High blood pressure is the greatest contributor to the burden of coronary heart disease (CHD) worldwide [1] and high intakes of dietary salt (sodium) are a major contributor to high blood pressure [24]. For example, Mente et al. [4] analysed a prospective study of 18 high- and low-income countries: blood pressure increased with the amount of excreted sodium; the effect was stronger among older adults, those with hypertension, high body mass index, and high baseline levels of sodium excretion. Thus, reducing dietary salt intakes is at the forefront of global non-communicable disease strategies [5,6]. The World Health Organisation (WHO) have set the ambitious target for average intakes to fall to 5g/day by 2025, a substantial (~30%) reduction of current consumption in high-, middle-, and low-income countries [7]. This reduction should translate rapidly to substantial reductions in blood pressure and hence in the risk of death from stroke and CHD [810]. Population forecasts therefore predict substantial disease reductions from reducing dietary salt intake [1113], including within the United Kingdom (UK) [14,15].

Previous policy strategies to reduce salt intakes at the population-level have targeted: (i) individual behaviour, through health promotion, information and education; (ii) the affordability and information displayed on processed foods; (iii) the amounts of salt added by industry to processed foods [5]. National strategies often include all the elements above, which we expect synergise to drive behaviour change [16]. Finland offers one exemplar for coordinated policy action. For over 30 years, the government and advisory bodies have improved individual awareness of the link between diet and health, nutrition labelling (to signpost healthy and unhealthy choices) and product regulation [17]. In the last decade, the UK has also pursued a coordinated approach, with the Change4Life awareness campaign, front-of-pack nutritional labelling, and the Responsibility Deal framework to support industry in producing healthier products [1820].

Concurrently, salt intakes in the UK have fallen by an average 1.4 g/day since 2001, reaching 8.1 g/day in 2011 [2022]. This has brought substantial disease reductions [23]. However, consumption still remains above the UK government’s target of 6 g/day and the WHO’s target of 5 g/day. Furthermore, significant socio-economic differentials in salt intakes remain (9% higher in manual worker compared with non-manual) [24]. Of concern is that socio-economic differentials in consumption do not appear to have narrowed over a decade of policy action [25]. For the United States, Bibbins-Domingo et al. [11] forecast that reductions in dietary salt intakes will also substantially reduce health inequalities. The public health community is therefore asking why inequality has not fallen, and how future action might be both effective and inequality-reducing.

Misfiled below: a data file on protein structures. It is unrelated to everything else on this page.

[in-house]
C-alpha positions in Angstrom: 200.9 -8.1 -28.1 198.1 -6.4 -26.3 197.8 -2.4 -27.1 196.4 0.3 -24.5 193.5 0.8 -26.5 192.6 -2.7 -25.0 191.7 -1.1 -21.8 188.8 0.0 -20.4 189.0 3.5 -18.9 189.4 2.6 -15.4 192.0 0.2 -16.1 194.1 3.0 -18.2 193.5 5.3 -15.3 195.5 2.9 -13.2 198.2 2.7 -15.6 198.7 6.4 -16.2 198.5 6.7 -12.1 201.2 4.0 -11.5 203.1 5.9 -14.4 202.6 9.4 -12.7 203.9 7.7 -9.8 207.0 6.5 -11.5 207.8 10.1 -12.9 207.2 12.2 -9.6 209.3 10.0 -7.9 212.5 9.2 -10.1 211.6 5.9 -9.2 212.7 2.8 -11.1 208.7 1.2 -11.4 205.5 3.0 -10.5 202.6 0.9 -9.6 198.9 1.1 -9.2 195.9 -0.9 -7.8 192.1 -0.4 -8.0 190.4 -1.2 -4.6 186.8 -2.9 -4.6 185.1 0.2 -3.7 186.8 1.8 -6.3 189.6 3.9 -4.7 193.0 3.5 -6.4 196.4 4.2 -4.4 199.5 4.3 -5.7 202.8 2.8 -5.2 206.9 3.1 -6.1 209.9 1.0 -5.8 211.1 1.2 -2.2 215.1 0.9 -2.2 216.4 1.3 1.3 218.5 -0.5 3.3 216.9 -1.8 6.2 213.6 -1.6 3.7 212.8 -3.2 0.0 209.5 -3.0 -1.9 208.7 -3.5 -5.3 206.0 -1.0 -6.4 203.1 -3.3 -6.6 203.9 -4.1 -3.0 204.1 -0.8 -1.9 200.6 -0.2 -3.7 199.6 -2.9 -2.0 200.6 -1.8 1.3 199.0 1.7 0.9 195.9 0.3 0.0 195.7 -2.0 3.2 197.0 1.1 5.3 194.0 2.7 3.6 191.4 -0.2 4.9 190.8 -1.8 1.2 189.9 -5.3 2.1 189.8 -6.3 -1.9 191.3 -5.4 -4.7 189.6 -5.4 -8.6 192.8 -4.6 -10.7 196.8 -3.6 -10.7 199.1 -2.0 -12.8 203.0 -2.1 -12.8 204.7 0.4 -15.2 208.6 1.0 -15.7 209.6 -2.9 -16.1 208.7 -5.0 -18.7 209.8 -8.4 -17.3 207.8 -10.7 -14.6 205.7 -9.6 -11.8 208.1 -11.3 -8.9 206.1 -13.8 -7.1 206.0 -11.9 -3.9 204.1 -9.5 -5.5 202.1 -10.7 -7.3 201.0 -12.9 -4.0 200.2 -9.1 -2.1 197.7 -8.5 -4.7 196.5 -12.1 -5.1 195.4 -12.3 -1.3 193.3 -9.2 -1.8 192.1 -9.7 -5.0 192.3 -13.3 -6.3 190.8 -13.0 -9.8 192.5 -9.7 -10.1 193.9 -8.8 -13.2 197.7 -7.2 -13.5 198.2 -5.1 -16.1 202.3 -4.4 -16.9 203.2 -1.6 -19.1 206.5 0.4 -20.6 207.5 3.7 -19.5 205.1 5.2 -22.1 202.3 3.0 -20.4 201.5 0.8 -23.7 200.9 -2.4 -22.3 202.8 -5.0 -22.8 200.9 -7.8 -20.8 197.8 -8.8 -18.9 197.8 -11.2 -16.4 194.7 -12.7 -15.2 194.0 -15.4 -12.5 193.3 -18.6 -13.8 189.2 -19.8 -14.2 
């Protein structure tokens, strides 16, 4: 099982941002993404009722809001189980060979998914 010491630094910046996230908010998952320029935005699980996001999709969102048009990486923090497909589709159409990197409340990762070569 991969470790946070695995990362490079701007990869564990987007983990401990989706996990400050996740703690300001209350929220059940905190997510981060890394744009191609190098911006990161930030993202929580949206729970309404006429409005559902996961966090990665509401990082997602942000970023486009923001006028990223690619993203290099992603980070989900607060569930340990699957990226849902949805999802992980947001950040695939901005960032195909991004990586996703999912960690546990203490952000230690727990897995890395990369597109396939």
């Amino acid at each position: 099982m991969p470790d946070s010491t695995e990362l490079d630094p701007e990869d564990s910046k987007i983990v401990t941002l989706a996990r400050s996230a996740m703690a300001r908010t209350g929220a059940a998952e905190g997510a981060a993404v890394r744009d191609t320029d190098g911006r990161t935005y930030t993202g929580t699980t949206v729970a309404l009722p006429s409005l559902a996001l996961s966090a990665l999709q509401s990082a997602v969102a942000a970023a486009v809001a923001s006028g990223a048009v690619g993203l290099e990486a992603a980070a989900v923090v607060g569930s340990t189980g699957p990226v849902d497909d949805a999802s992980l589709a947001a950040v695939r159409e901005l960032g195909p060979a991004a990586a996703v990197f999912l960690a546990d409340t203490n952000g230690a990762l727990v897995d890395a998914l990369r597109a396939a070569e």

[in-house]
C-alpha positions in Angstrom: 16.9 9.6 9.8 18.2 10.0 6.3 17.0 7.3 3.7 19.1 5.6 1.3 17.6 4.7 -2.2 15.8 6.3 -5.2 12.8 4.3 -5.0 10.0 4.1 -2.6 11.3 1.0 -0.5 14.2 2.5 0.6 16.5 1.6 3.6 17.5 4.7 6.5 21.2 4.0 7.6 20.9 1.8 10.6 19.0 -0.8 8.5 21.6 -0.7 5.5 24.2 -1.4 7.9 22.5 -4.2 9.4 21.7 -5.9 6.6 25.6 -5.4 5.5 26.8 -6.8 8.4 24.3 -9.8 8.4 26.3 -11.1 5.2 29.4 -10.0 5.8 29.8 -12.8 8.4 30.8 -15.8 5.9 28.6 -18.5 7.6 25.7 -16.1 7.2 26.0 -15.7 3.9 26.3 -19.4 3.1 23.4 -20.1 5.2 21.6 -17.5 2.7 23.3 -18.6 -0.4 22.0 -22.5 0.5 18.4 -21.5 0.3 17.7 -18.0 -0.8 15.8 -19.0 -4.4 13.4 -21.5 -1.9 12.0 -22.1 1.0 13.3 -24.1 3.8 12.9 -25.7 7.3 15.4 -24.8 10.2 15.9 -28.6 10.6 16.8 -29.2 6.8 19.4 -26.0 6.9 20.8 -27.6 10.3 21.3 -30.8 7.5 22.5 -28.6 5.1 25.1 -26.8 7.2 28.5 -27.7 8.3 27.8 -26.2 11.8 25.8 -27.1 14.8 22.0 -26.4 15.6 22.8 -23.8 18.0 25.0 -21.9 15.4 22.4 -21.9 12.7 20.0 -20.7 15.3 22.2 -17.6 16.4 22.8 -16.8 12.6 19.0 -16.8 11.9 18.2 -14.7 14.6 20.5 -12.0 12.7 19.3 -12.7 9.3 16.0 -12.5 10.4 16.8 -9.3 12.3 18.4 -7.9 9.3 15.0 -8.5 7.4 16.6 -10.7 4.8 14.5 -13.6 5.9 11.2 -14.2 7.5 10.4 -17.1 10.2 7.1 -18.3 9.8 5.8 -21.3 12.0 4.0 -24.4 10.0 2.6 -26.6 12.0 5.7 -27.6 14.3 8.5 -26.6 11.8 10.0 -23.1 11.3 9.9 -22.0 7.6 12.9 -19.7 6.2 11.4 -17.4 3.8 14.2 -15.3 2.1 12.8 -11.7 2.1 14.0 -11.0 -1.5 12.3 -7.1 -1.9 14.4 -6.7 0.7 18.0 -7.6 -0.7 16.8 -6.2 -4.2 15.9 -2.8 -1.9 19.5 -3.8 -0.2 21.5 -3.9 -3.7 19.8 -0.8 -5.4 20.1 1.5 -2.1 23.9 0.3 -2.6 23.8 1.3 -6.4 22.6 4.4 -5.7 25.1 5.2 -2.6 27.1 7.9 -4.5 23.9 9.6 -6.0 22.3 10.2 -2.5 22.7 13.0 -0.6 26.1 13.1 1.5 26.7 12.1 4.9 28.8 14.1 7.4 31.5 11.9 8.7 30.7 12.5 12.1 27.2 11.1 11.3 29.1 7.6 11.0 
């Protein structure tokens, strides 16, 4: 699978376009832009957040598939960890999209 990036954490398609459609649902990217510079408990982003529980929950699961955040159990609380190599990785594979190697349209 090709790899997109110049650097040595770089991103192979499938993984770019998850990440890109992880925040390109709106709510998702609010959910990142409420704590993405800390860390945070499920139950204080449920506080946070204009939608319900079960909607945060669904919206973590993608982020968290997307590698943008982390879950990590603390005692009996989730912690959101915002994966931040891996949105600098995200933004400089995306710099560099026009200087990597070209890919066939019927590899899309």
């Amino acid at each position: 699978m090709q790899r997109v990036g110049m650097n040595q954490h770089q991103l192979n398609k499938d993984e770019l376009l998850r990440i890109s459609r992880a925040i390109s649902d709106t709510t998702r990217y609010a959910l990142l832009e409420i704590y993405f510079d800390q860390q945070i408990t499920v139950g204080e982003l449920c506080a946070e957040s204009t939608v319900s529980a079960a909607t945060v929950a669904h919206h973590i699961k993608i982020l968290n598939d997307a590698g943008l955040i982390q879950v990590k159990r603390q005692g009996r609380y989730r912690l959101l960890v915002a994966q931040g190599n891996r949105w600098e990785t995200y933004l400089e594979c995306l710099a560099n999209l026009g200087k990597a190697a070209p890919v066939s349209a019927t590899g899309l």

New public health policies are therefore encouraged to more stringently assess how they might affect inequality [26]. This imperative to reduce socio-economic differentials was solidified by the 2010 Marmot review in the UK, which identified inequalities in diet as a key policy target [27]. Marmot emphasised that for success, the implementation of new interventions must have sufficient reach to all socio-economic groups.

However, in the design of interventions, doubt remains about how to reduce inequality most effectively. Recent theoretical analyses have distinguished interventions by the extent to which they are “structural”, by affecting our food environment, or “agentic”, by reliance on individual choice [28,29]. It appears that structural interventions, such as legislative and fiscal changes, tend to be both effective and inequality-reducing. However, a survey of policymakers in fourteen European countries indicated that most see achieving structural options as politically challenging [30]. Thus, agentic policy options are politically more likely, even though policymakers and academics agree that they have fewer benefits, and potentially widen inequality [31,32].

New assessments are therefore needed urgently to understand the potential overall effect and socio-economic differential of further action. We extend the validated IMPACTSEC CHD policy model [33,34] to investigate how structural and agentic options might affect dietary salt intakes, and how inequality in effects might arise. As we will see, our model makes use of population survey data, published effect-sizes and expert-derived forecasts to project policy outcomes. We used it to forecast the potential impact on English adults of policies implemented during the 2015 UK parliament, projecting the health consequences to 2025.

Methods